In February, the Court of Appeal upheld a decision of the High Court to dismiss proceedings brought against Zurich Insurance plc in which an insured plaintiff had challenged Zurich’s decision to withdraw storm cover as a result of misrepresentation.
The plaintiff in Tolan v McLaughlin and Greaney Insurances Limited t/a Future and Zurich Insurance plc took out a policy of insurance with Zurich in respect of his farm and buildings. The policy with Zurich was placed through Future, the plaintiff’s longstanding broker. In February 2017, the plaintiff’s cattle sheds suffered significant damage during Storm Doris. The plaintiff initially intended to repair the damage using his own resources but then decided in April 2017 to claim under his policy of insurance with Zurich.
Zurich refused cover due to an alleged material misrepresentation in the proposal form. Zurich alleged material misrepresentation by the plaintiff in relation to the year of construction and material used in the construction of the cattle sheds. It was not disputed by the plaintiff that the sheds were in fact significantly older than what had been represented in the proposal form and that stone, rather than concrete block, was the primary building material used in their construction.
Zurich retrospectively withdrew storm cover, on the basis that storm cover would not have been provided to the plaintiff if the correct information had been provided in the proposal form. Zurich partly refunded the premium paid by the plaintiff by an amount proportionate to what had been charged for the storm cover.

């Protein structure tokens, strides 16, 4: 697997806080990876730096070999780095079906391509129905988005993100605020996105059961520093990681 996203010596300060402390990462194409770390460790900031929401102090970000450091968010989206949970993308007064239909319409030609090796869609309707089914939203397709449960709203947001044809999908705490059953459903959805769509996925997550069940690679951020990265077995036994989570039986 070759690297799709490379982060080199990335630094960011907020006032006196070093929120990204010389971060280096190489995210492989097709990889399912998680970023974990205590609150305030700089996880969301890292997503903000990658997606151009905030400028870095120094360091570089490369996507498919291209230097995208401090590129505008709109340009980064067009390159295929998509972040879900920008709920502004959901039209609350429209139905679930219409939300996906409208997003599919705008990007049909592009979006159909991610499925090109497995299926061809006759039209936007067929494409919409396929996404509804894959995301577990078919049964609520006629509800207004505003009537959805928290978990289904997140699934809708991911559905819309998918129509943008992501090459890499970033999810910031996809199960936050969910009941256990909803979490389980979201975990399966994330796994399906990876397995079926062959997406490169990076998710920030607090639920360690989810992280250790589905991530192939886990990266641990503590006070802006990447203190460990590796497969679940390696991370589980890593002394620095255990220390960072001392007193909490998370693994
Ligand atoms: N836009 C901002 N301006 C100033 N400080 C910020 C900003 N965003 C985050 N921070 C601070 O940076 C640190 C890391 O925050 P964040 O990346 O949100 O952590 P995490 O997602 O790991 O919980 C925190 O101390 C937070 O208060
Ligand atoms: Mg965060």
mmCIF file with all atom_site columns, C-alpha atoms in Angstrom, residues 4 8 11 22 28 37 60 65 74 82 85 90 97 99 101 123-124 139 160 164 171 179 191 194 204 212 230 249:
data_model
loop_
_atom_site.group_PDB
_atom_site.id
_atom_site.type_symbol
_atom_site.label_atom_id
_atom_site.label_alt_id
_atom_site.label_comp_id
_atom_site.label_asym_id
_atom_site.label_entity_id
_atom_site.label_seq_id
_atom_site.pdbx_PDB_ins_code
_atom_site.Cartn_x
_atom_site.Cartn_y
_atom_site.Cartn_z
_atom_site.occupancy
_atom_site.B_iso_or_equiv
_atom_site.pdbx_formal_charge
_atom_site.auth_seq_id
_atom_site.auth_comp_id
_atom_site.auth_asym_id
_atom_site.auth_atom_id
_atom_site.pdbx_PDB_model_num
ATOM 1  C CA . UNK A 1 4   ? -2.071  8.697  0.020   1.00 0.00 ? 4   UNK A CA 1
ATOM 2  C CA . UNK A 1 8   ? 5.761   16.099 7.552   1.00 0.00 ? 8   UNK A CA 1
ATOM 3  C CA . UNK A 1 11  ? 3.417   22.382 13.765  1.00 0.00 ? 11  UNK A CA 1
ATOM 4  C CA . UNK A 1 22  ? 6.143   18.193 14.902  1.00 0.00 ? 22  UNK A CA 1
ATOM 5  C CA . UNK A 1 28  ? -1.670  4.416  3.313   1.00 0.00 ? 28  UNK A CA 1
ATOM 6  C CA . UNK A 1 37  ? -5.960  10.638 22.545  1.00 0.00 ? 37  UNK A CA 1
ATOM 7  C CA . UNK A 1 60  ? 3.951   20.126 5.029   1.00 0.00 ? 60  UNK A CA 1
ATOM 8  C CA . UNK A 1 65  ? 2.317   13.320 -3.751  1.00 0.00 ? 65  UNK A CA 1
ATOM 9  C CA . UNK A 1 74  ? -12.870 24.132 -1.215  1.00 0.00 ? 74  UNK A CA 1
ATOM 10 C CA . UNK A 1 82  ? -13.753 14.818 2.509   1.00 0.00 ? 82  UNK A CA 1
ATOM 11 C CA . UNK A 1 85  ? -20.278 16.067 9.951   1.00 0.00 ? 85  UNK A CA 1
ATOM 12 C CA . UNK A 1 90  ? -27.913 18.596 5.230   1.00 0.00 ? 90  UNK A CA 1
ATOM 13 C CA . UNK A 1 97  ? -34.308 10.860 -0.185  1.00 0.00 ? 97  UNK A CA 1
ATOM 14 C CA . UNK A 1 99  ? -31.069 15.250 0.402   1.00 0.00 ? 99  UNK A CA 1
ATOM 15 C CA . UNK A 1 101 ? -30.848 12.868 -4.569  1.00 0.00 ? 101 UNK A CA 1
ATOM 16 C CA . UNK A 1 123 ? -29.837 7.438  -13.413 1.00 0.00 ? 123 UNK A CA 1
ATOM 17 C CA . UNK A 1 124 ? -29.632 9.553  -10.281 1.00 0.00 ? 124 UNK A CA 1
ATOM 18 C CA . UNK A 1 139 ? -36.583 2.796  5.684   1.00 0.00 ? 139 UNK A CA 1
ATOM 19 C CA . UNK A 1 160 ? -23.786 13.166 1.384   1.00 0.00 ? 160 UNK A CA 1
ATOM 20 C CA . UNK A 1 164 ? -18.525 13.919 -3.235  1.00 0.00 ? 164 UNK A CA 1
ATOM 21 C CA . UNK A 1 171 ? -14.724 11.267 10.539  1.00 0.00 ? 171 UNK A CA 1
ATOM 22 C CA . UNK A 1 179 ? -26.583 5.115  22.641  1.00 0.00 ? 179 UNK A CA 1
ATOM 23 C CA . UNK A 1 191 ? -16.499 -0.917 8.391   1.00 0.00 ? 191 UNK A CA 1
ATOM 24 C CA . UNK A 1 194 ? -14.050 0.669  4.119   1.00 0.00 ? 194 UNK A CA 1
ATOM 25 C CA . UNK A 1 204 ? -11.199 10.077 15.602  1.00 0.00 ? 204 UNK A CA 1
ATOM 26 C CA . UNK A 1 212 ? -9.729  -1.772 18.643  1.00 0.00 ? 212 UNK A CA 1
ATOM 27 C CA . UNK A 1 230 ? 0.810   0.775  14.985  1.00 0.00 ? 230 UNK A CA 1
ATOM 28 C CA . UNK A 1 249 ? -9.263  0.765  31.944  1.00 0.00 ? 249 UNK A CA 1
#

In the High Court, the plaintiff challenged Zurich’s decision to withdraw storm cover and attributed blame to Future for the inaccuracies in the proposal form. The High Court dismissed the plaintiff’s claim against both defendants.
The Court of Appeal upheld the High Court’s decision. It held that Future was not responsible for the misrepresentations in the proposal form and upheld the trial judge’s finding that Zurich was entitled to withdraw storm cover in reliance on those misrepresentations. The Court of Appeal found that the misrepresentations were entirely the responsibility of the plaintiff and were not the fault of his broker.
As we noted in a previous article (here), the 2019 Act has placed more onerous pre-contractual obligations on insurers. The 2019 Act replaced the longstanding principle of utmost good faith for individuals and businesses with an annual turnover of less than €3 million. A consumer’s pre-contractual duty of disclosure is now confined to answering specific questions posed by the insurer.
Although the events leading to the Tolan decision took place before the 2019 Act came into force, it is nevertheless worthwhile noting the contents of section 9(4)(b):
“… if the insurer would [in a case of negligent misrepresentation] have entered into the insurance contract, but on different terms… the contract is to be treated as if it had been entered into on those different terms if the insurer so requires…”.
The position adopted by Zurich was consistent with the approach envisaged by section 9(4)(b) of the 2019 Act, with Zurich withdrawing the storm cover only, which was the theoretical position which Zurich said it would have taken if there had not been material inaccuracies in the proposal form.
The Tolan decision is a reminder of the importance of answering all questions accurately in a proposal form. The decision should also remind insurers of the importance of asking as many relevant questions as is practical in proposal forms, to maximise the likelihood of fully understanding the risk and being able to refuse cover or repudiate a policy in the event of misrepresentation.
This material is provided for general information purposes only and does not purport to cover every aspect of the themes and subject matter discussed, nor is it intended to provide, and does not constitute or comprise, legal or any other advice on any particular matter.
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